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Southern Alamance High School (2018)

Graham, NC

Small Group Responsive Services

Revised

Southern had 322 seniors in the 2016-17 school year. Thirty-two of the seniors were identified as African American or Hispanic. In reviewing the school data, for the past three years, we have seen a trend that each year more minority students are not graduating on time. In 2014, 6 minority students out of 65 did not graduate on time. In 2015, 8 minority students out of 48 did not graduate on time. In 2016, 19 minority students out of 79 did not graduate with their class. Because of this trend we decided to identify “minority tweeners” and give them additional support. In the Junior class, 33 students were off cohort for graduation. Of those 33, 8 were minority Tweeners. All 8 accepted the invitation to participate in a small group.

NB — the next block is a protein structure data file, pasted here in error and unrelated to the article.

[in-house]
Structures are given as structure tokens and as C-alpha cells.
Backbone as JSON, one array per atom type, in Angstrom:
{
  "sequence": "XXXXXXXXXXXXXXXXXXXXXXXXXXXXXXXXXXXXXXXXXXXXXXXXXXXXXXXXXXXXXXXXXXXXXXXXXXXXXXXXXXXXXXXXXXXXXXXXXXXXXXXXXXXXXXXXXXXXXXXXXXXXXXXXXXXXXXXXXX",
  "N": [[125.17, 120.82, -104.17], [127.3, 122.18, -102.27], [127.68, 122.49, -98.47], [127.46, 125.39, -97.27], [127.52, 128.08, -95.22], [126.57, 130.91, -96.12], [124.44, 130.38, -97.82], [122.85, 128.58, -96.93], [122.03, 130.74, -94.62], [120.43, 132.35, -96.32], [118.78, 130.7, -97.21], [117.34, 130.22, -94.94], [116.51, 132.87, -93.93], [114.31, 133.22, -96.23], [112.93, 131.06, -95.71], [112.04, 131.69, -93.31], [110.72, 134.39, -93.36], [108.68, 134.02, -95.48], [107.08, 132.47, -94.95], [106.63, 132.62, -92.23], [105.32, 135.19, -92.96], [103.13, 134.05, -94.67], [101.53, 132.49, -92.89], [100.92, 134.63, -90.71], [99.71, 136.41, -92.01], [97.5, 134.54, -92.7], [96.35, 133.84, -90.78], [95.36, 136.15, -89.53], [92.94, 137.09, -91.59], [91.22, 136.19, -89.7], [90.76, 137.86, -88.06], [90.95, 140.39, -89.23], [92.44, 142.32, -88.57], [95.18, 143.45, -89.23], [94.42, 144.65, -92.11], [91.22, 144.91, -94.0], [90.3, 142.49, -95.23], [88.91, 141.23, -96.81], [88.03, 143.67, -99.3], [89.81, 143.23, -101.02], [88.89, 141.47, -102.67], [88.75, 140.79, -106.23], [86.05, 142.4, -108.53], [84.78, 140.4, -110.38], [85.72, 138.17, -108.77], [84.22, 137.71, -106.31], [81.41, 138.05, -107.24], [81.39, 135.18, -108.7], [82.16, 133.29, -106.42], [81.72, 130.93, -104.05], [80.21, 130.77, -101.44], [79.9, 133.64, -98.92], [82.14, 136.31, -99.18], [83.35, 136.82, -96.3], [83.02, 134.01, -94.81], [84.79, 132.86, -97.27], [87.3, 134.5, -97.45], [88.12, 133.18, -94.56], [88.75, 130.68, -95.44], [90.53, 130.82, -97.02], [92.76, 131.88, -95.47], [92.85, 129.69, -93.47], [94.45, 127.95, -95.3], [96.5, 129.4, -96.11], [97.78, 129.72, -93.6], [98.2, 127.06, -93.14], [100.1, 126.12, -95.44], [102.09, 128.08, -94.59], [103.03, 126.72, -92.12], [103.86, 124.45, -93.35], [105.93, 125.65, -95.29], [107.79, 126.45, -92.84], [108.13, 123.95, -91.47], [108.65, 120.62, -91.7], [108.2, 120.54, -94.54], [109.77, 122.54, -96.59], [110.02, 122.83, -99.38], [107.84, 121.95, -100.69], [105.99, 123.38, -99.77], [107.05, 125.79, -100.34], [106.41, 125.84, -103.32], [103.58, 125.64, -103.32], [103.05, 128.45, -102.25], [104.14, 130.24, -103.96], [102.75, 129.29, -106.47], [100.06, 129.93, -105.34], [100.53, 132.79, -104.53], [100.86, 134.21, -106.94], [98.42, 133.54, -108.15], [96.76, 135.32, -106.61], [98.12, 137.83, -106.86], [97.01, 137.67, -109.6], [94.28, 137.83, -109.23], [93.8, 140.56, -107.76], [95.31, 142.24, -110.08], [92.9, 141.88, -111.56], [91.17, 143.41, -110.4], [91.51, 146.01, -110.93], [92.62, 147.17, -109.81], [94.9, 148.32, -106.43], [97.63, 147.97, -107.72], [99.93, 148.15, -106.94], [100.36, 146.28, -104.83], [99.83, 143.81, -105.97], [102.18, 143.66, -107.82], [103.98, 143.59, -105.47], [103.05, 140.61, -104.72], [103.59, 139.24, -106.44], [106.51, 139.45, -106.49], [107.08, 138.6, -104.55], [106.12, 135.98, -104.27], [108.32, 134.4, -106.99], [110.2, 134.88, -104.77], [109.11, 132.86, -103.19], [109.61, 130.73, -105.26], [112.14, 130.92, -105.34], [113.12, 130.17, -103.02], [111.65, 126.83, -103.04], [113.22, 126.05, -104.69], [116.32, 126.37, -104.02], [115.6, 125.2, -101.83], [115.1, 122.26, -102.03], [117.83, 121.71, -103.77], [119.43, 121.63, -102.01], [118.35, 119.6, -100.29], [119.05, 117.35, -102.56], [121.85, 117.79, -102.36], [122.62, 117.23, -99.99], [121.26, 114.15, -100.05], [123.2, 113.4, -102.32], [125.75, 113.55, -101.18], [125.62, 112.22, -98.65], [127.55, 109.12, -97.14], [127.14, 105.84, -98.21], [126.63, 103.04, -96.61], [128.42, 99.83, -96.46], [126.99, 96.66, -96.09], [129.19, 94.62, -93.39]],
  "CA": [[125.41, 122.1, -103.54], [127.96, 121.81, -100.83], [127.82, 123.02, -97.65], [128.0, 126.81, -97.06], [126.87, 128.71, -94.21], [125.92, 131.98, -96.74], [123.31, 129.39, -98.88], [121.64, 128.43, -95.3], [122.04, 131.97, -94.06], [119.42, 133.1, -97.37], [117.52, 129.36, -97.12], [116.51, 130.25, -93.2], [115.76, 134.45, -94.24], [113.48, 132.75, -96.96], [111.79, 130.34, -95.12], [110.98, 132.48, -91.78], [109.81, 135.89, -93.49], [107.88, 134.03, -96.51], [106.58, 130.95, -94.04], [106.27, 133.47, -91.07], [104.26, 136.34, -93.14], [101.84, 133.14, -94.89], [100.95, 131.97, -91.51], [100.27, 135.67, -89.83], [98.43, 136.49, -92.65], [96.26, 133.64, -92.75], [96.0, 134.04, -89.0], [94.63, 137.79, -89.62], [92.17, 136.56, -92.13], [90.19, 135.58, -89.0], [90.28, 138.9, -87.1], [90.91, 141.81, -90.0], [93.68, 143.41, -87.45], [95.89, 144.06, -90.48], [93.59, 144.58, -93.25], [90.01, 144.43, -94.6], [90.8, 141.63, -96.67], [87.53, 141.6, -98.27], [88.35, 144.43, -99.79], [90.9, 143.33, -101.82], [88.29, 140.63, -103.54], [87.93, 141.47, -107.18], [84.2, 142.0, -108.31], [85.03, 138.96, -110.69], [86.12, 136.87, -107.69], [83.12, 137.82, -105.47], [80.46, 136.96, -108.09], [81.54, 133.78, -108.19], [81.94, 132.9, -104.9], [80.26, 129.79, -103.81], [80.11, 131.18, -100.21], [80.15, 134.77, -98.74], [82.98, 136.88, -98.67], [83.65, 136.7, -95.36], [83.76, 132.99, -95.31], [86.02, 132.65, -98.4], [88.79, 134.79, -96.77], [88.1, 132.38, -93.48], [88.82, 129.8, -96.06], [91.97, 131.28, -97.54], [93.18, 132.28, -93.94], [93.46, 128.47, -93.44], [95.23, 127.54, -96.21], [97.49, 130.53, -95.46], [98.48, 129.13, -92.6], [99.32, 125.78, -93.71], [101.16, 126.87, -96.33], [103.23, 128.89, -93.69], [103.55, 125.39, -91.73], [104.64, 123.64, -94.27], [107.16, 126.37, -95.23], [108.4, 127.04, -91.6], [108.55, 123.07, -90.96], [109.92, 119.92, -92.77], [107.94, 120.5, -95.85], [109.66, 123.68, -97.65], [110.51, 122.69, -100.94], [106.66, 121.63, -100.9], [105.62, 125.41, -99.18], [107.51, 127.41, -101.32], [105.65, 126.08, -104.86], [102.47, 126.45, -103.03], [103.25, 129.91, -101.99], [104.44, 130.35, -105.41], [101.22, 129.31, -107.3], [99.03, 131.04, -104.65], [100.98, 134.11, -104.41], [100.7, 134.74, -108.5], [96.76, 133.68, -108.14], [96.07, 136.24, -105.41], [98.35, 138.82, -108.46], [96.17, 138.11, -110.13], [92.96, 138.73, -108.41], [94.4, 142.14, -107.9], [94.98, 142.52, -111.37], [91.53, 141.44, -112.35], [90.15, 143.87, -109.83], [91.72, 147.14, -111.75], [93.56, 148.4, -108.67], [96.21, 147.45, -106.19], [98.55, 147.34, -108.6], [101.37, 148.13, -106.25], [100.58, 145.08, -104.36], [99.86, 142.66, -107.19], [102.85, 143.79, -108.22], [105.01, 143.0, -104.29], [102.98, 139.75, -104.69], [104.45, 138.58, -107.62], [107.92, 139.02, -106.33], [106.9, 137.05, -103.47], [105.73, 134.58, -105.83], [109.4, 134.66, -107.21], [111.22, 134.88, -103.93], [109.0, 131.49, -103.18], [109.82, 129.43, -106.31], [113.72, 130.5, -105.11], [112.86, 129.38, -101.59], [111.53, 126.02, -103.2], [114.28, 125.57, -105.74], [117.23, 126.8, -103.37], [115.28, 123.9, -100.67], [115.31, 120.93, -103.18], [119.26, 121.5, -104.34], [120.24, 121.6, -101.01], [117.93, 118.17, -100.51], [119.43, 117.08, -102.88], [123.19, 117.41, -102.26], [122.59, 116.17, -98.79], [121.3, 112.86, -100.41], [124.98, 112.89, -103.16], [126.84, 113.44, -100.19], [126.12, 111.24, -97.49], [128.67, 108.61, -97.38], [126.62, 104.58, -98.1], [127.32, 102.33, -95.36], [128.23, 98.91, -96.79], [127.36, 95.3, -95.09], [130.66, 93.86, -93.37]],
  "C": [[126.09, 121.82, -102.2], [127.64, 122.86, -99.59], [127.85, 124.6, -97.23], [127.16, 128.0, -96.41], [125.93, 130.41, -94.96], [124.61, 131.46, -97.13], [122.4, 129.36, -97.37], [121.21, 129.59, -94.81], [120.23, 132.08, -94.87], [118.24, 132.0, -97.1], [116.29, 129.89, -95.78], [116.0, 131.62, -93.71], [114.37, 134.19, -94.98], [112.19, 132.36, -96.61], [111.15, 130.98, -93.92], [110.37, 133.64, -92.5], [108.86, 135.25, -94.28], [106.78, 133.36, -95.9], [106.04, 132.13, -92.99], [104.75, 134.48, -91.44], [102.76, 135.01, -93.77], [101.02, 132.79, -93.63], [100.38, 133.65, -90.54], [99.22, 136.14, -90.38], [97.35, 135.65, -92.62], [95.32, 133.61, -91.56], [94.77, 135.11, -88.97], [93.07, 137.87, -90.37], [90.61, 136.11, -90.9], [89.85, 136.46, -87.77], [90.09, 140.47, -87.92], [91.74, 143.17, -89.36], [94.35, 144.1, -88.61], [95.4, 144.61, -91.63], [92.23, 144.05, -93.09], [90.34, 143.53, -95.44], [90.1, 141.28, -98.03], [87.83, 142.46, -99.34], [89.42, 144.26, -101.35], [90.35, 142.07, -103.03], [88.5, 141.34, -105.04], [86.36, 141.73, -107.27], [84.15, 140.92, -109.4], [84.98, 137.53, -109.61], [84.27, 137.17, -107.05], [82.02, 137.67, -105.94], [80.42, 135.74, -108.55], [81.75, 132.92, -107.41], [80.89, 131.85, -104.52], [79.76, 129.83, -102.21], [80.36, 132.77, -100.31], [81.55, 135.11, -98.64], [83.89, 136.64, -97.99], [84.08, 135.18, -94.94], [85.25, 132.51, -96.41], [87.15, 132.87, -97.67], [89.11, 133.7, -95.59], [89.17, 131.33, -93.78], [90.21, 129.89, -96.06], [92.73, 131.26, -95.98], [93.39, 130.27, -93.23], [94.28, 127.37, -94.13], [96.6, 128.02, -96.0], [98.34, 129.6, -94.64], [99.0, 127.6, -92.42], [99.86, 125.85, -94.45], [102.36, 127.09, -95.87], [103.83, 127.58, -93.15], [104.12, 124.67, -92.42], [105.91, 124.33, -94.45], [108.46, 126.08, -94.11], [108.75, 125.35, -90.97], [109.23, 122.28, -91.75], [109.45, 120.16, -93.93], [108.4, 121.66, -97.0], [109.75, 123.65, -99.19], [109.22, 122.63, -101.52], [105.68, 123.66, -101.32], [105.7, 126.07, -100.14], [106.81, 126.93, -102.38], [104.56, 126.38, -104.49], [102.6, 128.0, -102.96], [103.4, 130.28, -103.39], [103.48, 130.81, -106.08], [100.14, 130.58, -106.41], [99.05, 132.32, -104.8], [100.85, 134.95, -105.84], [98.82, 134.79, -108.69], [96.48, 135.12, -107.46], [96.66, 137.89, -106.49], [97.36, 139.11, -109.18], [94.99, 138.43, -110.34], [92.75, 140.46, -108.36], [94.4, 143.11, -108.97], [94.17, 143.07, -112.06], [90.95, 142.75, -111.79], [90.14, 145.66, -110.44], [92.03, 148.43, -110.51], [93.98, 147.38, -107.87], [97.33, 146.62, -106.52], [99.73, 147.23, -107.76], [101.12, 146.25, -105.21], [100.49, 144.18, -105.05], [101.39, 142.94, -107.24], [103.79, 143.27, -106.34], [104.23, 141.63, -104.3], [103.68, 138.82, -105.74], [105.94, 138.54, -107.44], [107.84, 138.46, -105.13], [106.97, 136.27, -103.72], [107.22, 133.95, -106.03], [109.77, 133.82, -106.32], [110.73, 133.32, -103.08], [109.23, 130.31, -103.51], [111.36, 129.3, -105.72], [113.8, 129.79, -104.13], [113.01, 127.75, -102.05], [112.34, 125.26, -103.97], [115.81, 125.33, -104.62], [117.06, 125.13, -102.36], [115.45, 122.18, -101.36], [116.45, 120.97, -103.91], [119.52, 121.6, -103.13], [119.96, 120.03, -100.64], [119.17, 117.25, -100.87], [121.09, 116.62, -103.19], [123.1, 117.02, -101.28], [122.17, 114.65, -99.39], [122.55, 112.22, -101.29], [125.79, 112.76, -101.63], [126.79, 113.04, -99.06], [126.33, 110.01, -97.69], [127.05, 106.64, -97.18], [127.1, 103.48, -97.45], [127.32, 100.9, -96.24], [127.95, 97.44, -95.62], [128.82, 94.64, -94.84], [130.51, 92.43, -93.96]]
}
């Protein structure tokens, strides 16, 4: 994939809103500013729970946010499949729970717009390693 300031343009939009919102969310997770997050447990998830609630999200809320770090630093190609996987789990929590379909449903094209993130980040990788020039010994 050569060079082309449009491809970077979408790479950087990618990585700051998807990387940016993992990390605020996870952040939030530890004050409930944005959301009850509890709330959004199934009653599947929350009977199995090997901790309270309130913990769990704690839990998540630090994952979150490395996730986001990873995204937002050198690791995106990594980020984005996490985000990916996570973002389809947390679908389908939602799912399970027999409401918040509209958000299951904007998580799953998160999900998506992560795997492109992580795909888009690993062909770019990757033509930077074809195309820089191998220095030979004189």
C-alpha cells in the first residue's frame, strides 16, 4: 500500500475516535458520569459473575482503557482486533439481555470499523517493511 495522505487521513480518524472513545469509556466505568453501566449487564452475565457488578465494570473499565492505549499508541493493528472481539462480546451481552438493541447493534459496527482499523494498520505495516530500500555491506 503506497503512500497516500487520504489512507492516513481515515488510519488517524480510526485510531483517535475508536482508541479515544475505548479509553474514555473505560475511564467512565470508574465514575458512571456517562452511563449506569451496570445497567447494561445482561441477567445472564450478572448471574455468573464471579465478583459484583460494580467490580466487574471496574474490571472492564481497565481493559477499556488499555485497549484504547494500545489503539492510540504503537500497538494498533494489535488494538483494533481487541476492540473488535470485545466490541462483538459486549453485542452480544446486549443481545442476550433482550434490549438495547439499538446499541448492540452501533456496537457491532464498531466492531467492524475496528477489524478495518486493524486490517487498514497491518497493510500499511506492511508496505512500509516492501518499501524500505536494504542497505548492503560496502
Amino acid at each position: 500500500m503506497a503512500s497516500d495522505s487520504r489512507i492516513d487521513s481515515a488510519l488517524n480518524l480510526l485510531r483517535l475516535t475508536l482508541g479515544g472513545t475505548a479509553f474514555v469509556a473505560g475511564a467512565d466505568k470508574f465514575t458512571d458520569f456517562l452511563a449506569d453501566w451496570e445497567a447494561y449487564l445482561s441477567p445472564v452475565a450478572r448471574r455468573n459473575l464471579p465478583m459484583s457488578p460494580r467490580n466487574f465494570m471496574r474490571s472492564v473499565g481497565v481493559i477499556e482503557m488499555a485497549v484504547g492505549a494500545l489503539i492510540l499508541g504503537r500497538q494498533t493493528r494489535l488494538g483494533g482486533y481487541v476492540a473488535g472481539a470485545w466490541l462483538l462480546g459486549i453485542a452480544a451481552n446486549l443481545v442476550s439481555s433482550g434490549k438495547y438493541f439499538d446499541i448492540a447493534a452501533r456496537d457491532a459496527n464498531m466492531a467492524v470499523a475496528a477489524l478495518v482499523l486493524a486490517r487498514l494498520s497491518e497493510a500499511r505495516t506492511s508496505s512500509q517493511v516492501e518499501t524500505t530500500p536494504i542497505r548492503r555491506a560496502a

The group topics for were selected intentionally to help minority tweeners graduate which ties into program goal number one. If all 8 students graduated it would boost our graduation rate by 2.5%. The first lesson consisted of graduation requirements because the majority of minority tweeners did not know the number of credits needed for graduation and did not know which classes they lacked. Lesson one addressed this topic and helped students understand what academic goals they needed to set in order to graduate on time. At the end of the lesson all students could identify how many credits they needed, how many credits they had, and what classes they had to pass to graduate. The second lesson addressed the roadblocks in life that have gotten in the way of each student being successful. From observations and conversations with students, counselors often saw minority tweeners not attending school. For some it was a lack of motivation, some felt defeated, some were working to support their family and some had other roadblocks. The mindset that we wanted to see was that the tweener had a belief in the development of their whole-self and being able to demonstrate the ability to overcome barriers. All students at the end of the lesson could identify the roadblocks they had experienced. Students were given resources to help alleviate or eliminate roadblocks.